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MTA Launches NYC Flood Control Tests, States 'Climate Change Is Real'
The Metropolitan Transit Authority in New York City tested out a new system designed to protect its subways stations from flooding when another super storm hits, creating a bizarre sight on Wednesday, as The Verge reported.
For four hours on Wednesday, the entrance to the Broadway Station on the G line in Williamsburg, Brooklyn was completely submerged, even though it hadn't rained. The flooding was intentional because the MTA is prepping itself for extreme weather events that will become increasingly common as the climate crisis escalates, as CBS News in New York reported. It was testing out a "flex gate" that seals off the entrance to the station and can hold back 14 feet of water bearing down on it, as The Verge reported.
The MTA joked in a reply to a tweet that it was pivoting to submarines, but then followed up with its own tweet, "But actually, we were testing a new 'flex gate,' which is a flood barrier that would allow us to seal off a subway entrance. We 'test flood' the entrance for four hours to make sure it was installed correctly, which it was!" The tweet said. It continued, "We're doing this because climate change is real."
But actually, we were testing a new "flex gate," which is a flood barrier that would allow us to seal off a subway entrance. We "test flood" the entrance for four hours to make sure it was installed correctly, which it was!— NYCT Subway (@NYCTSubway) November 20, 2019
We're doing this because climate change is real. ^JLP
In another reply, the MTA wrote, "We're investing in capital projects around the system to prepare for the impacts of a changing climate." The tweet linked to an statement titled Preparing for Climate Change, where the agency made about taking a drastic step to prepare for the climate emergency by completely shutting down several stations for six months so it can protect a maintenance facility and storage yard for its trains in Coney Island.
"The location of the yard provides ideal access to multiple subway lines, but it's vulnerable to flooding," said the statement. "With intense weather events like Superstorm Sandy expected to occur more often, we need to act now to protect this vital part of our system, so we can keep trains running safely."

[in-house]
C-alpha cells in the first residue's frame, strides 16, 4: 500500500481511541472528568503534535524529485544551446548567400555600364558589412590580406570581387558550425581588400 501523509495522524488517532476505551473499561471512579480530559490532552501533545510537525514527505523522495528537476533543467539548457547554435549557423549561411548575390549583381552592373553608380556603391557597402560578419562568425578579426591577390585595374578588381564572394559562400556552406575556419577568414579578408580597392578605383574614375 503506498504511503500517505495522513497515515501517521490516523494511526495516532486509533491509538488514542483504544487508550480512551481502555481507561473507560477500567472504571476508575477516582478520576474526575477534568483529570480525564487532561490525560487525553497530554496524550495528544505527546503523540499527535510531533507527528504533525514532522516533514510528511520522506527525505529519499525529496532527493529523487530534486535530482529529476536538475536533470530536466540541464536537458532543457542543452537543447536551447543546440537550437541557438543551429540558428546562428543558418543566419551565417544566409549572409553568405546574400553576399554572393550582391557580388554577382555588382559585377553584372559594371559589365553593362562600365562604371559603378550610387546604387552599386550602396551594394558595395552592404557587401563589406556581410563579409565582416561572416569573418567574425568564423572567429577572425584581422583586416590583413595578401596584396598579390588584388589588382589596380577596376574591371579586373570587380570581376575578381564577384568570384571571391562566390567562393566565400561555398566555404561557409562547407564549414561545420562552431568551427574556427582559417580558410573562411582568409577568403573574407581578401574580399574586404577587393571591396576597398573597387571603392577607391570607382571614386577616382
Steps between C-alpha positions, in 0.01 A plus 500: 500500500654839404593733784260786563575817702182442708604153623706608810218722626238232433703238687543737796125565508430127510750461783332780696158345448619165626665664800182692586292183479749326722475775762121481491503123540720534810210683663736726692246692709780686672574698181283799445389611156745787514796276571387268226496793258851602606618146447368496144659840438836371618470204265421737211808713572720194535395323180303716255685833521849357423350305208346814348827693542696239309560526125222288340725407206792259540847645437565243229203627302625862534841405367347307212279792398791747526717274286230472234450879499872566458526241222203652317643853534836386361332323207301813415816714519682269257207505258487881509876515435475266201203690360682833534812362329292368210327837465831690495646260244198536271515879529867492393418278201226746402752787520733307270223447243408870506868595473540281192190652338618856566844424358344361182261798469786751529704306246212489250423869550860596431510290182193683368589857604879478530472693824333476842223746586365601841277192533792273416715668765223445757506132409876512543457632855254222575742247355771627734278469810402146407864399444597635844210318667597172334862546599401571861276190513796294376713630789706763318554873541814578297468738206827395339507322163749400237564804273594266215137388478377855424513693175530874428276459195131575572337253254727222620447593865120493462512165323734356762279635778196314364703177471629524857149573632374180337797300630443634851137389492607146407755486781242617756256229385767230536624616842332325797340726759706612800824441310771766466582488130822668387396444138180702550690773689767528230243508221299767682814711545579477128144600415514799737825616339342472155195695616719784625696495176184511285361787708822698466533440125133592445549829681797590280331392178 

The "flex gate" that the MTA tested on Wednesday easily unrolls and makes a tight seal against a metal lip that runs along the edges of a subway stairwell opening to keep water from running underground, as the New York Post reported.
The subway system experienced catastrophic flooding during Superstorm Sandy in 2012 when stations were inundated from track to ceiling with corrosive salt water. Since that weather event, the MTA has upgraded stations and tunnels to prevent flooding and installed the flexible stairwell cover, or flex gate, at 65 station entrances so far, as The Verge reported. The agency spent $369 million to upgrade the South Ferry 1 train station at the southern tip of Manhattan, which was flooded by 15 million gallons of salt water, according to Gothamist.
"At street level, we built flood gates into flood-prone train station entrances, while hatches and manhole covers were redesigned to withstand large volumes of standing water. Underground, marine cabling replaced the regular wiring in the under-river tubes to increase flood resiliency," the MTA Climate Action Task Force wrote in its 2019 Resiliency Report, as Gothamist reported.
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Britain has been battered by back-to-back major storms in consecutive weekends, which flooded streets, submerged rail lines, and canceled flights. The most recent storm, Dennis, forced a group of young climate activists to cancel their first ever national conference, as CBS News reported.
At the 56th Munich Security Conference in Germany, world powers turned to international defense issues with a focus on "Westlessness" — the idea that Western countries are uncertain of their values and their strategic orientation. Officials also discussed the implications of the coronavirus outbreak, the Middle East and the Libya crisis.
The climate crisis wreaks havoc on animals and plants that have trouble adapting to global heating and extreme weather. Some of the most obvious examples are at the far reaches of the planet, as bees disappear from Canada, penguin populations plummet in the Antarctic, and now polar bears in the Arctic are struggling from sea ice loss, according to a new study, as CNN reported.
- We can all take steps to reduce the environmental impact of our work-related travels.
- Individual actions — like the six described here — can cumulatively help prompt more collective changes, but it helps to prioritize by impact.
- As the saying goes: be the change you want to see in the world.